Most Triangles Are Obtuse!

What is the probability that a triangle picked at random will be acute? An average value problem.

The thing here is to define what you mean by picking a triangle “at random.” You could open a Geometry book and take the first triangle you come to, but are the triangles in a Geometry book really a good sample space? I doubt it.

Let’s try this: let A, B, and C be the measures, in degrees, of the angles of \Delta ABC. Let A be a random number between 0 and 180, and let B be a random number between 0 and 180 – A. Then, let C = 180 – AB.

Then P(A<90)=\tfrac{1}{2}

For any A < 90, B and C are chosen from the interval \left( 0,180-A \right). In order for the triangle to be acute B and C must be within 90 of both ends of this interval. That is, B and C must both be in the interval [90-A,90].

This is an interval of length A and the probability of picking numbers, B and C, at random in this interval is \frac{A}{180-A}. At this point you may want to stop and calculate a typical probability. For instance, if A= 30 then the probability of both B and C being acute is \frac{30}{180-30}=0.20.

In general P\left( A<90\text{ and }\left( B<90\text{ and }C<90 \right) \right)=\frac{1}{2}\cdot \frac{A}{180-A}. What we need is the average of (all) these values.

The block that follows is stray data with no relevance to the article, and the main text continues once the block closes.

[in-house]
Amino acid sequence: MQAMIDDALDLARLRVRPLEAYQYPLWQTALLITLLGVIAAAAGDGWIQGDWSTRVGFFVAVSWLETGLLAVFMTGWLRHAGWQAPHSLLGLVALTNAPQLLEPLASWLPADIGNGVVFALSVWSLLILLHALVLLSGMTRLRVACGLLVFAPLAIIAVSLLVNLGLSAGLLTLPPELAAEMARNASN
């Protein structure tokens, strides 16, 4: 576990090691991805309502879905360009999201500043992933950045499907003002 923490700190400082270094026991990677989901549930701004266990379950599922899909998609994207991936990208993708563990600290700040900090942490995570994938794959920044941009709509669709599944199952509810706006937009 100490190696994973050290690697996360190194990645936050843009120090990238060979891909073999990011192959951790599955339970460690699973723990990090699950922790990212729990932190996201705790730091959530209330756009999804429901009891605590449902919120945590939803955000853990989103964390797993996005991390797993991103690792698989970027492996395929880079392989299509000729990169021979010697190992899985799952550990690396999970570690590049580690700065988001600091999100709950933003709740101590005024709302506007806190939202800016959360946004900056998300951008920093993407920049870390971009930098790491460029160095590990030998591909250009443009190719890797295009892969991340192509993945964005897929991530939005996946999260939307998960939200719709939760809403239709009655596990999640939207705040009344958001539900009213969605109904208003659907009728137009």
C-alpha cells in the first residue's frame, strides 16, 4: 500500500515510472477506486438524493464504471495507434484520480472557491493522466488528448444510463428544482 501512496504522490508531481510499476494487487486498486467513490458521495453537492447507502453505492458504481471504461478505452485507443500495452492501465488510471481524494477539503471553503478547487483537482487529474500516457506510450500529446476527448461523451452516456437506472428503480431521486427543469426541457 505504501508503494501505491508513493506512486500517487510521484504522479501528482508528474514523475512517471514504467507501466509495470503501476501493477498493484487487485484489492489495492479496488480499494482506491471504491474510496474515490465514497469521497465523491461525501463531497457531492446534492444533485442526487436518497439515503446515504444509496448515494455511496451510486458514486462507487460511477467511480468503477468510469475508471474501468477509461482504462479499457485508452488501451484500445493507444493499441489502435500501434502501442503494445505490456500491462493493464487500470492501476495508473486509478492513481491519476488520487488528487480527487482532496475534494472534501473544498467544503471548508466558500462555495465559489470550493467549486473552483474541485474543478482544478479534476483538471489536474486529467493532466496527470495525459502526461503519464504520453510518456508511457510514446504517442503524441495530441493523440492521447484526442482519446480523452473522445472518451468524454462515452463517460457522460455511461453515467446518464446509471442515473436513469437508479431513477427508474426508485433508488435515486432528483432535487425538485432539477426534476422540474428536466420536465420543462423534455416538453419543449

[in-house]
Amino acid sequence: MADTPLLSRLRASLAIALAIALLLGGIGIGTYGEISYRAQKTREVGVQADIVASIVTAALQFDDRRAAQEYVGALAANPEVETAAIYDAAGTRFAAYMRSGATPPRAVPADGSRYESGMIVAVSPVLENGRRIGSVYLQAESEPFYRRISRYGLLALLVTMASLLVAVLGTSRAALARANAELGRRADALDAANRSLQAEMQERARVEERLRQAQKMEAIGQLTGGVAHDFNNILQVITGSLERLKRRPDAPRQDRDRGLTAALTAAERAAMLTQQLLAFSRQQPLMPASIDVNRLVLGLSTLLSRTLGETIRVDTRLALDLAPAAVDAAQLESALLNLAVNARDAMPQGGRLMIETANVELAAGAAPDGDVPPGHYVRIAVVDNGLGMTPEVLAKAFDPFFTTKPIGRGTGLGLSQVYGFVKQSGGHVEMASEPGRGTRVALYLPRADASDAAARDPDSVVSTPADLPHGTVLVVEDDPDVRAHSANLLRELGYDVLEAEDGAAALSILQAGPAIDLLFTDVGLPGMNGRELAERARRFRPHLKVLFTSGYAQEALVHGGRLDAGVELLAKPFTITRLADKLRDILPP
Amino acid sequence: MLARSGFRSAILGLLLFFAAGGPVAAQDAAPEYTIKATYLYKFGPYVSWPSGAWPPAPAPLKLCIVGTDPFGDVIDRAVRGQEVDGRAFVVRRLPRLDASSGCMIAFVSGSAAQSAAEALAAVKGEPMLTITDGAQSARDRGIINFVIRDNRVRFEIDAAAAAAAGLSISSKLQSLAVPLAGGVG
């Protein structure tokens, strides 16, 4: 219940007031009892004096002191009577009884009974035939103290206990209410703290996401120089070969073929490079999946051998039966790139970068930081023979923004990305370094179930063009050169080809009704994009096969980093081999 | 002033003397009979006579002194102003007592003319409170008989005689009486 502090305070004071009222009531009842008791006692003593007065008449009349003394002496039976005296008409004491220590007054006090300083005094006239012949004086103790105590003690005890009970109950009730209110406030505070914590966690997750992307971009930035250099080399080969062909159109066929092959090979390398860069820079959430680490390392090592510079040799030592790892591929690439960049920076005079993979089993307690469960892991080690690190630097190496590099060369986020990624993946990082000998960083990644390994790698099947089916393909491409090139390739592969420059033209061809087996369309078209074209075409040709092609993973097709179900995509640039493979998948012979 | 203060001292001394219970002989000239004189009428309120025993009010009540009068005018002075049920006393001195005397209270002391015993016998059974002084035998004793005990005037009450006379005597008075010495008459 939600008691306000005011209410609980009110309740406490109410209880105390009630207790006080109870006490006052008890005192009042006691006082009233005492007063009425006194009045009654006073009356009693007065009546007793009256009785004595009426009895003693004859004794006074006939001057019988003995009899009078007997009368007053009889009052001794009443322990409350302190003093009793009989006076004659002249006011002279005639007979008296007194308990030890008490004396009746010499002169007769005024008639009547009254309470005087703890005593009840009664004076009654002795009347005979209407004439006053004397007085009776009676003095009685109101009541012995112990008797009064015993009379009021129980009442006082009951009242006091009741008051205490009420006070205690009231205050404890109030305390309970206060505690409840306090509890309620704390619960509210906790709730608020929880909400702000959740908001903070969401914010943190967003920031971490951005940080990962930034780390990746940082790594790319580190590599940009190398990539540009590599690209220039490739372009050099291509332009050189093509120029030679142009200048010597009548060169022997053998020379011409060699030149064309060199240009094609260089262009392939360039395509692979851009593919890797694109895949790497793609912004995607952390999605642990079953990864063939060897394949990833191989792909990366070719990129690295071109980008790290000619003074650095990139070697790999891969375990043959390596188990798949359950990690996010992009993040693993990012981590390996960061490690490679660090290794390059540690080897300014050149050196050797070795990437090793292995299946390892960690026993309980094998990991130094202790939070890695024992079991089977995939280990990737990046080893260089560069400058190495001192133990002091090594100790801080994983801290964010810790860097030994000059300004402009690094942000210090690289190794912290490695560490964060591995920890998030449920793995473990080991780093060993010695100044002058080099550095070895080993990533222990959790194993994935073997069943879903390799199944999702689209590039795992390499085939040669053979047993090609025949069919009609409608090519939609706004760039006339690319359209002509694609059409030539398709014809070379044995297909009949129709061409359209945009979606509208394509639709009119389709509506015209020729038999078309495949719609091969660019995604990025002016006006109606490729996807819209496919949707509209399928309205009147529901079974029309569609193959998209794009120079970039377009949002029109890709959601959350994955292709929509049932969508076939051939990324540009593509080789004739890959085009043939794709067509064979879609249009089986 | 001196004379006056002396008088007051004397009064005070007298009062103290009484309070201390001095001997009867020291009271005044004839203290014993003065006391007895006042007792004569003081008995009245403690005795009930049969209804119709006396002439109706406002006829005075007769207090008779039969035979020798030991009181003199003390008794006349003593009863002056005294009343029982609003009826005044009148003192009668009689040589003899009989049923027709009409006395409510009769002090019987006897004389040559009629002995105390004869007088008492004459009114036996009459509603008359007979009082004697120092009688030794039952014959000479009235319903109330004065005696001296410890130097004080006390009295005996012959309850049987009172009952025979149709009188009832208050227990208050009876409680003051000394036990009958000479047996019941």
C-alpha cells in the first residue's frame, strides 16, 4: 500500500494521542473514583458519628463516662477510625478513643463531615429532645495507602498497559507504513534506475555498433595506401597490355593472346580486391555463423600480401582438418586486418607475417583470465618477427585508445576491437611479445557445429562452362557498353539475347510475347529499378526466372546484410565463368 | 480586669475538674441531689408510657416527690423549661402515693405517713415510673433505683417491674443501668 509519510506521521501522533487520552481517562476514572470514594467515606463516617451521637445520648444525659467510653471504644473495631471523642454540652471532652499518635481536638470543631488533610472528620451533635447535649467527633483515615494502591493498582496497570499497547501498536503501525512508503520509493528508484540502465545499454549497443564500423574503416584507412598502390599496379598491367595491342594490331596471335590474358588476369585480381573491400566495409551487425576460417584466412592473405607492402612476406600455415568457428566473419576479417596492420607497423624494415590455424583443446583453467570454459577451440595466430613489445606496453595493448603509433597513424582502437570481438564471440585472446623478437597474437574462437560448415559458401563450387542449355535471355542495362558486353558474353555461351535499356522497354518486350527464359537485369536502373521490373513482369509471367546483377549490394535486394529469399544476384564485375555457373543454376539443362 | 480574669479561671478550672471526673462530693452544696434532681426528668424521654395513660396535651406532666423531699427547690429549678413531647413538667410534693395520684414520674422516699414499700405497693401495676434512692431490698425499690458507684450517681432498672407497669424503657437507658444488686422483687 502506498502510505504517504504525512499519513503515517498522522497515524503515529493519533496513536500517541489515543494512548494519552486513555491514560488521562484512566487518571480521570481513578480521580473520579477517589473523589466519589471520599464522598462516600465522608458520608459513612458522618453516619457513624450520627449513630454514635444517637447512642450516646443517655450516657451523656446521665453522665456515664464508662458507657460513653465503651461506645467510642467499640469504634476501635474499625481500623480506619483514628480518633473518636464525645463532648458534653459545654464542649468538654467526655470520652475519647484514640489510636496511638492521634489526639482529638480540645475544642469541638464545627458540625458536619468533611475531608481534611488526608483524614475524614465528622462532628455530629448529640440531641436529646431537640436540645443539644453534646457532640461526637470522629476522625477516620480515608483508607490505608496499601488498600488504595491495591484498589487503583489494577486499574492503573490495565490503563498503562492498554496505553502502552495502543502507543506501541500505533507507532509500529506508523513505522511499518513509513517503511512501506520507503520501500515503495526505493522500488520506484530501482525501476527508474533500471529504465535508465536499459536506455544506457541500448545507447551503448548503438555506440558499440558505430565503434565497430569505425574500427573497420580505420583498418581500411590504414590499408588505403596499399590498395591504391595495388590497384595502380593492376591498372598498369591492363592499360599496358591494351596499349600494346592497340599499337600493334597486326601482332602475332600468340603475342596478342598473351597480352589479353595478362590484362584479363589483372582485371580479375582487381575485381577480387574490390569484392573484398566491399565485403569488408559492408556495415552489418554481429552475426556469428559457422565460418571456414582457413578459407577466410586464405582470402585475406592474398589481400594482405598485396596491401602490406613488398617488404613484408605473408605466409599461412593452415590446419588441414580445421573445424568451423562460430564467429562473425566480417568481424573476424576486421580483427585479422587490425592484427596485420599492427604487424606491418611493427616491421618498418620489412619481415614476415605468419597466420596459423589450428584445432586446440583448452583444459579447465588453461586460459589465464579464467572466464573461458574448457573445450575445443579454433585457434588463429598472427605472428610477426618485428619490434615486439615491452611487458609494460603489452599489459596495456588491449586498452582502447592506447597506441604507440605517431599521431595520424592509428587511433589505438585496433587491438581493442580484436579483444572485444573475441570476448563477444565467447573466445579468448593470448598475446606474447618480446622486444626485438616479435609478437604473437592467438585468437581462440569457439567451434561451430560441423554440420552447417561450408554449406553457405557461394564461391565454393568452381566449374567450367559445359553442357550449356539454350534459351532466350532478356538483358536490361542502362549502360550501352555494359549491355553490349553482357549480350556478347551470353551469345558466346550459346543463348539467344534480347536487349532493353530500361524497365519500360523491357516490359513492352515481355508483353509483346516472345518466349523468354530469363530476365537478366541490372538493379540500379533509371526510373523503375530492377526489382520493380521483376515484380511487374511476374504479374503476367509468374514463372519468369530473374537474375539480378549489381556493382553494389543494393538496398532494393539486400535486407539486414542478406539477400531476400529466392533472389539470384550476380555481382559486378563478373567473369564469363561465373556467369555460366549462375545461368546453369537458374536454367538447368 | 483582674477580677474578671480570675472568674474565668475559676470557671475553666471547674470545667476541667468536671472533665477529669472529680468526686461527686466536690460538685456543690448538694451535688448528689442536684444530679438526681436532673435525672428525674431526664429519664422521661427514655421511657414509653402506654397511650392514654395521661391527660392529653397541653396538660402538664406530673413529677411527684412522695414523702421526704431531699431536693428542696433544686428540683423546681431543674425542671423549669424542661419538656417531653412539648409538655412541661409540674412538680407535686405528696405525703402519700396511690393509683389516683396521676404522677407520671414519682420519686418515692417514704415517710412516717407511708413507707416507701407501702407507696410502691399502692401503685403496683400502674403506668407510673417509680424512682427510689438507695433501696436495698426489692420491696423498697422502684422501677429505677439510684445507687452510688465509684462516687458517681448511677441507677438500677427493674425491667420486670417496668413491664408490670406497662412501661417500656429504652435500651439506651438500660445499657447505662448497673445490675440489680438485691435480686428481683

This average is \displaystyle \frac{1}{2}\frac{1}{90-0}\int_{0}^{90}{\frac{A}{180-A}dA}\approx 0.19315

So about 19.3% of triangles are acute, the rest are obtuse (or right). Leaving one to believe that most triangles are obtuse.

Taylor Gibson of the Greenhill School in Addison, Texas wrote this Monte Carlo simulation of the situation described above. Thank you, Taylor.
This problem was posted on the AP Calculus Electronic Discussion Group (11/22/03) by Stu Schwartz an AP Calculus teacher at Wissahickon High School in Ambler, Pennsylvania. The solution is by one of Mr. Schwartz’s students Kurt Schneider, a tenth grader at the time who completed AB calculus in eighth grade and BC calculus in ninth grade!


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